Mixed bag of strengths and weaknesses in "Nomad: The Warrior"

Great looking, noble in spirit and utterly bland in almost every other respect, "Nomad: The Warrior" does one thing very well: It reminds you that ambitious international co-productions are almost always a mixed bag of impressive strengths and ridiculous weaknesses.

Set in Kazakhstan long before "Borat" brought comedic shame to his "countrymen," this $40 million French-Kazakh co-production (which somehow managed to snag a Golden Globe nomination earlier this year) is reportedly the brainchild of Kazakh President Nursultan Nazarbayev, who thought it would be nice to see his country represented by a grand-scale epic full of colorful costumes, sweeping landscapes, and the flashing swords and flying arrows of armor-clad warriors on galloping steeds. That makes "Nomad" a kind of Western-themed PR campaign, with a beheading or two to scare off any tourists looking for Kazakhstan's answer to Monument Valley.

Naturally, such an exercise in national pride calls for two foreign directors (one Russian, the other Czech), a screenwriter from Azerbaijan, and Mexican and American actors in the male leads. As the obligatory love interest torn between two best friends, the very appealing Kazakh actress Ayanat Yesmagambetova had her dialogue dubbed by Chinese actress Bai Ling, leading one to wonder, is this an 18th-century prequel to "Babel"?

Oh, well. Who cares if the dubbing is obvious when you've got loads of repetitious battle action and a descendent of Genghis Khan as your hero?

That would be Mansur (Kuno Becker, from Mexico's popular "Goal!" movies), historically known as legendary Kazakh military strategist Ablai Khan. He's prophesied by the mystic warrior Oraz (Jason Scott Lee) to be the savior of Kazakhstan, born to unify the country's tribes against their marauding Jungar enemies. Trained in secrecy by Oraz, Mansur grows up to fulfill his destiny, which includes a fateful duel with best friend Erali (Jay Hernandez, from "Hostel" and its sequel), and a hopeful future with Gaukhar, the Kazakh sweetheart who speaks English with a semi-Chinese accent.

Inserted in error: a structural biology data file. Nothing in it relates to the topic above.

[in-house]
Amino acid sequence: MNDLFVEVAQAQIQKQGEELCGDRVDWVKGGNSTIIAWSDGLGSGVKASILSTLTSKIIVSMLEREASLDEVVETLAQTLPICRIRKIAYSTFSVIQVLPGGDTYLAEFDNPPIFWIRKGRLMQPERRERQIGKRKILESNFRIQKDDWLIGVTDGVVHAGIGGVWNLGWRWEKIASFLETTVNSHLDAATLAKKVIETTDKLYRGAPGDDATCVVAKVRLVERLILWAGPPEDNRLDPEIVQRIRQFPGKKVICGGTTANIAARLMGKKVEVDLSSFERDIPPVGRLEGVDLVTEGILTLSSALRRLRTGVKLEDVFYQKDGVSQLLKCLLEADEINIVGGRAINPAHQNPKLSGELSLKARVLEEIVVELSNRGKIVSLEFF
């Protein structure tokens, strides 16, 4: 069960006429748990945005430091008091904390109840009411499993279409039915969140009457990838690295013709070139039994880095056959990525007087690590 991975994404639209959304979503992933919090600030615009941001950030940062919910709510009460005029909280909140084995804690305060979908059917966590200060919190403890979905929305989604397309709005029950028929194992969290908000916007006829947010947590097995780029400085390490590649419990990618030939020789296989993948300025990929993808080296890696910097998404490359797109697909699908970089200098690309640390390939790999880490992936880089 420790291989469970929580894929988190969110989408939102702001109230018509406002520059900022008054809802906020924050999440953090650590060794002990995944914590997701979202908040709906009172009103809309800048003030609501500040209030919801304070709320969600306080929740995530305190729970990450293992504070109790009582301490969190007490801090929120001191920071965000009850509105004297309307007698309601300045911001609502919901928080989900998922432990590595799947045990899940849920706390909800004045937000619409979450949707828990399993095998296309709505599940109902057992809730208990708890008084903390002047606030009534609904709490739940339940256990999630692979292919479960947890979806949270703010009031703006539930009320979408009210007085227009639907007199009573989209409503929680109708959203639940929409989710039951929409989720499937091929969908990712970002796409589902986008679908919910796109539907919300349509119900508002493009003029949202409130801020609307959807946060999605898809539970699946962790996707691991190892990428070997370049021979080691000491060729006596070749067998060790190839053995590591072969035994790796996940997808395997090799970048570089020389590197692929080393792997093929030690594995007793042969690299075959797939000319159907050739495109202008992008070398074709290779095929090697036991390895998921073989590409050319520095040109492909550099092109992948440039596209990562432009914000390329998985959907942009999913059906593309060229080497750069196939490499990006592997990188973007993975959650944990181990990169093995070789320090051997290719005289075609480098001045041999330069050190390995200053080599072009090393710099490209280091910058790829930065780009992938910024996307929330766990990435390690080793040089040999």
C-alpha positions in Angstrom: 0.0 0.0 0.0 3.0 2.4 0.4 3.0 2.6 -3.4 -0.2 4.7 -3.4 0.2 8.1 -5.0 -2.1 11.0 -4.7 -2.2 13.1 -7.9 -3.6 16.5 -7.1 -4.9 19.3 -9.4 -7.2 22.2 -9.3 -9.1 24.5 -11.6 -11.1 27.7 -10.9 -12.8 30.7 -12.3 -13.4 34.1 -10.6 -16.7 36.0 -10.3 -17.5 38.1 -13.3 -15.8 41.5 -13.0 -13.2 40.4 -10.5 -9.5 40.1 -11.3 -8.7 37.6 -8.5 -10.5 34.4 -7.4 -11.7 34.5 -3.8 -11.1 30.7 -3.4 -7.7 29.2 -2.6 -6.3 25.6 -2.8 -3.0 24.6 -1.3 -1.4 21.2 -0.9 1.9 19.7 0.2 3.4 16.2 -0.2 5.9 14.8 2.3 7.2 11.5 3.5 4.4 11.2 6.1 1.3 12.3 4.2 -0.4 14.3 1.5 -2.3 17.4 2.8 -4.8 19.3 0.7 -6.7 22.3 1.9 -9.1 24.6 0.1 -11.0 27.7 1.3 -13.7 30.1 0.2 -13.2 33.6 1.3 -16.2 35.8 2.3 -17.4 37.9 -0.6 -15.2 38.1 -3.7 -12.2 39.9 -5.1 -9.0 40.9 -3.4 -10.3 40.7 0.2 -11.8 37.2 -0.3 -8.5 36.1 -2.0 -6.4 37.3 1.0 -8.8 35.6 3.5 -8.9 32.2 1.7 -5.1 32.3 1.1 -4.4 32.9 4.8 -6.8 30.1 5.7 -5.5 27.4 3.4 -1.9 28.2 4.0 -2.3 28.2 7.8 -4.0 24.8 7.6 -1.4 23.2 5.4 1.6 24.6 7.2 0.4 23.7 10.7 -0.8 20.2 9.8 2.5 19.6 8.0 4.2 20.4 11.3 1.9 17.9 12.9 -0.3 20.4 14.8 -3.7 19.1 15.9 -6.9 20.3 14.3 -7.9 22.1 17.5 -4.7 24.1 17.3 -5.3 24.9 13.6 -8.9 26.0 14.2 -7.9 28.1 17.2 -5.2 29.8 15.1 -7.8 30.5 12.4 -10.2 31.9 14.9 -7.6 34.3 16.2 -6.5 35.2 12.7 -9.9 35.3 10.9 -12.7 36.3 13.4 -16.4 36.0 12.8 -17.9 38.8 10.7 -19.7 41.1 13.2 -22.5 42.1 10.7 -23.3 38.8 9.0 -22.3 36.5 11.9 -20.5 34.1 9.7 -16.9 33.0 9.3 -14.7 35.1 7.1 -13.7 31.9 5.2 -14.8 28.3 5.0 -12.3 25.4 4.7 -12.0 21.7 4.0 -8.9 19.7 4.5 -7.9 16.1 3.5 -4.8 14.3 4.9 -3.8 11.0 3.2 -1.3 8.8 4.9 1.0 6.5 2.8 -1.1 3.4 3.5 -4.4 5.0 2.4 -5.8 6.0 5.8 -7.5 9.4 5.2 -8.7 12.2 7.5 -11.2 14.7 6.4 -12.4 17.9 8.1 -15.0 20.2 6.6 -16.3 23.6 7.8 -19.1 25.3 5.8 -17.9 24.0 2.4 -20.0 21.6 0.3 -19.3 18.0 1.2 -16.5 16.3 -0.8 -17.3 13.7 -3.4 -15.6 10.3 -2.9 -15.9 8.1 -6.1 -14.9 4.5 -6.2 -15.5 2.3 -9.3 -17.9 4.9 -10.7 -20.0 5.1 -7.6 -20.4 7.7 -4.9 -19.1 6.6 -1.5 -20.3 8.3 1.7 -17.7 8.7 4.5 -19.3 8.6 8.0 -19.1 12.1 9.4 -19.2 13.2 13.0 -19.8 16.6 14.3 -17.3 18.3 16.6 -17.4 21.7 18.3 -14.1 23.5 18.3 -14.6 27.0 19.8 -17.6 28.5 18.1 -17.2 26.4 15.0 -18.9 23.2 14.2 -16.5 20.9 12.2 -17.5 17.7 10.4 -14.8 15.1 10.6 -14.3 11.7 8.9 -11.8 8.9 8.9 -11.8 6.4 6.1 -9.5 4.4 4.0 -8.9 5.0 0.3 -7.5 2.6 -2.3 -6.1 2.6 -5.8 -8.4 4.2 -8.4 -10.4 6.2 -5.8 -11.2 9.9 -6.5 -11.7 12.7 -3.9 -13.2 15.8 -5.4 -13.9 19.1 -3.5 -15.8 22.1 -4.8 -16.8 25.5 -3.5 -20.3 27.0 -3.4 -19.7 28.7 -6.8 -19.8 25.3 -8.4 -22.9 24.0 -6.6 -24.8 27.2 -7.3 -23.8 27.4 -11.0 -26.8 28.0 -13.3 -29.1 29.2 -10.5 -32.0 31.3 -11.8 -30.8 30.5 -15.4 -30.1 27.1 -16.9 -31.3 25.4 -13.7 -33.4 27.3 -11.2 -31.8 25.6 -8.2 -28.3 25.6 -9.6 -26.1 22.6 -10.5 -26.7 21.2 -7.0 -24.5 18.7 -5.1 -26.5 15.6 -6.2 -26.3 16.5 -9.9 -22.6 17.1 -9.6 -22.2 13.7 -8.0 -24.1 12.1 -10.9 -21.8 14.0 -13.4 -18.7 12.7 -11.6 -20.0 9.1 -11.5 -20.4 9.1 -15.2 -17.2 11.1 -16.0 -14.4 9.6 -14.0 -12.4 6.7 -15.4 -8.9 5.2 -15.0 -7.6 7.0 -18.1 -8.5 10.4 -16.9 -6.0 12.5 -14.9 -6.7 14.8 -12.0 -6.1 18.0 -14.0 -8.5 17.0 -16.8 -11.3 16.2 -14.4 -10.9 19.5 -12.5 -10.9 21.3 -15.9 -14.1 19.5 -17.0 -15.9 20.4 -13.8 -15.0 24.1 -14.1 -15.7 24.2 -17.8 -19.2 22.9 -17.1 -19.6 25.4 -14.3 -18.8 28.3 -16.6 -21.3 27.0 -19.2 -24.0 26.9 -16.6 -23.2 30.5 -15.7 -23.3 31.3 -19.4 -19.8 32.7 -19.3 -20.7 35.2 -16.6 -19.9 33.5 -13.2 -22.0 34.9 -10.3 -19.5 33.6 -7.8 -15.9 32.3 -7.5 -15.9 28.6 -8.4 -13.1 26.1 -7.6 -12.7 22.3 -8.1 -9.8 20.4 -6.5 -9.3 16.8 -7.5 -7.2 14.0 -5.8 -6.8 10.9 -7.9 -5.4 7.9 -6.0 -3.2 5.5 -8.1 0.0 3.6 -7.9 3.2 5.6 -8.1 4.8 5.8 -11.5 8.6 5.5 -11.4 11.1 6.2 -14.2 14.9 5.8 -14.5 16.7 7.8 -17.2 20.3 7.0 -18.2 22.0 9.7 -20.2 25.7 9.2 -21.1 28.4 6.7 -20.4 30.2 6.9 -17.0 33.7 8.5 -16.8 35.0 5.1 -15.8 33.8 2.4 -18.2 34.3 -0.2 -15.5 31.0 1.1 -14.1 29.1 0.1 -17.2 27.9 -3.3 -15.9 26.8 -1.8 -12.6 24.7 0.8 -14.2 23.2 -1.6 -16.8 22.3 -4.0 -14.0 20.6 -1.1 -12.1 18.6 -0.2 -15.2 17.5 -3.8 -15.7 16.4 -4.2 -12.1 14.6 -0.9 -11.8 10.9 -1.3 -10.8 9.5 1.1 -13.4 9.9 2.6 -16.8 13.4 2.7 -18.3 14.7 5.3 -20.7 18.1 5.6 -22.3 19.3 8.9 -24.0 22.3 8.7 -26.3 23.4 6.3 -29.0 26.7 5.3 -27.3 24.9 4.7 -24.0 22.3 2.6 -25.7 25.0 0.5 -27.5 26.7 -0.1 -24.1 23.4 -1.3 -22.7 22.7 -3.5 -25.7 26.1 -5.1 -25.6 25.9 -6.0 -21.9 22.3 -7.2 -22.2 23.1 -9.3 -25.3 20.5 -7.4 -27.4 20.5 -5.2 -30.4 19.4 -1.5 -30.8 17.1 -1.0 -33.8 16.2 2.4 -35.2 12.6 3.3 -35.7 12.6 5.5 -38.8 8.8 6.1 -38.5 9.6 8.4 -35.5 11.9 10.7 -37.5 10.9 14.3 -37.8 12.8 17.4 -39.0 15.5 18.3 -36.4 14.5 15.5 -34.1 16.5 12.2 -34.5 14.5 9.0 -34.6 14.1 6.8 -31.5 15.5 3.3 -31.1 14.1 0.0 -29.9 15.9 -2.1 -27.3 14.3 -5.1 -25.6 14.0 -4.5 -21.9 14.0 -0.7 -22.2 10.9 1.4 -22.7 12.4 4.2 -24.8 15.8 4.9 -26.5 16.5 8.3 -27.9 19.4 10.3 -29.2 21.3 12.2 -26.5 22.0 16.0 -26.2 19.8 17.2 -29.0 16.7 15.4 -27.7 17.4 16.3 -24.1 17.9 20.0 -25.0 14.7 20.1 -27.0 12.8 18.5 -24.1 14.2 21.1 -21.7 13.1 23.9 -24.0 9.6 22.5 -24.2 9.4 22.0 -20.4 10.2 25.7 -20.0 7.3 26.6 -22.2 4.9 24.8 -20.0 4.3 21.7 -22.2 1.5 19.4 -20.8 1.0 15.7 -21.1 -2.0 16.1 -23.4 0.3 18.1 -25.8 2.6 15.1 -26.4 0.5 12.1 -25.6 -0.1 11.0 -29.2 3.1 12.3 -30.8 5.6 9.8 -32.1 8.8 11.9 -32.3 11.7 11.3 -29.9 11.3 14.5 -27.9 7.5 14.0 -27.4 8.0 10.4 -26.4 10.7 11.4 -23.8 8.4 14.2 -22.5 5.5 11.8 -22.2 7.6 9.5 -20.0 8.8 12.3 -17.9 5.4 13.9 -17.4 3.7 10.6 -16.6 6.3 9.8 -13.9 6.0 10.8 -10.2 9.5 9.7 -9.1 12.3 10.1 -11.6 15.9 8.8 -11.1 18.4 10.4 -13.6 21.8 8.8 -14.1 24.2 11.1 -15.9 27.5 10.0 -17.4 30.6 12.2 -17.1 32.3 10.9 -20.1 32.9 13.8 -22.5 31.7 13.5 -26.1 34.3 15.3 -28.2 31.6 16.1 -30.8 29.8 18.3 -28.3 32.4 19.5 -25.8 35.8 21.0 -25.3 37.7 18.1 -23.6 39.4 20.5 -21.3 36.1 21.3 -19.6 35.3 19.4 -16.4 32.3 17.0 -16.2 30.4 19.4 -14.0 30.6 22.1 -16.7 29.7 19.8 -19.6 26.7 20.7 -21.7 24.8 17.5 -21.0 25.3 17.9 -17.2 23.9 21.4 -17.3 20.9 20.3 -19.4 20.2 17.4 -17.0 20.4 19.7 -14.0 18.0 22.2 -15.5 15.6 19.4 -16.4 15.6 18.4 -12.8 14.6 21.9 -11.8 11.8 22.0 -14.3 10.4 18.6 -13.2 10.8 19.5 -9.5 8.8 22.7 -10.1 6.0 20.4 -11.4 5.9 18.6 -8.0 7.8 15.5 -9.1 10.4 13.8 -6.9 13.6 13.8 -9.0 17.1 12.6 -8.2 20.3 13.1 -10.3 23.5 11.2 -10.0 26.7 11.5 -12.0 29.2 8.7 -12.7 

I don't mean to dismiss "Nomad" out of hand; it boasts plenty of expansive scenery and some grand-scale horse-riding that's a welcome throwback to the authentic scope of pre-CGI classics like "Lawrence of Arabia."

Unfortunately, it also embraces every cliché in the epic-movie playbook, relies too heavily on stale dialogue delivered in somber tones and offers little to its actors besides the opportunity to fashion some great-looking Eurasian costumes. It really doesn't matter how directors Sergei Bodrov and Ivan Passer divided their duties, since "Nomad" is uniformly unremarkable in terms of its overall impact.

On the other hand, it makes Kazakhstan look a lot better than "Borat" did, and when most people discover this movie on DVD, that'll surely count for something.

Jeff Shannon: j.sh@verizon.net

Movie review 2 stars

Showtimes and trailer

"Nomad: The Warrior," with Jason Scott Lee, Kuno Becker, Jay Hernandez, Ayanat Yesmagambetova. Directed by Sergei Bodrov and Ivan Passer, from a screenplay by Rustam Ibragimbekov.

112 minutes. Rated R for violence. Partially dubbed into English.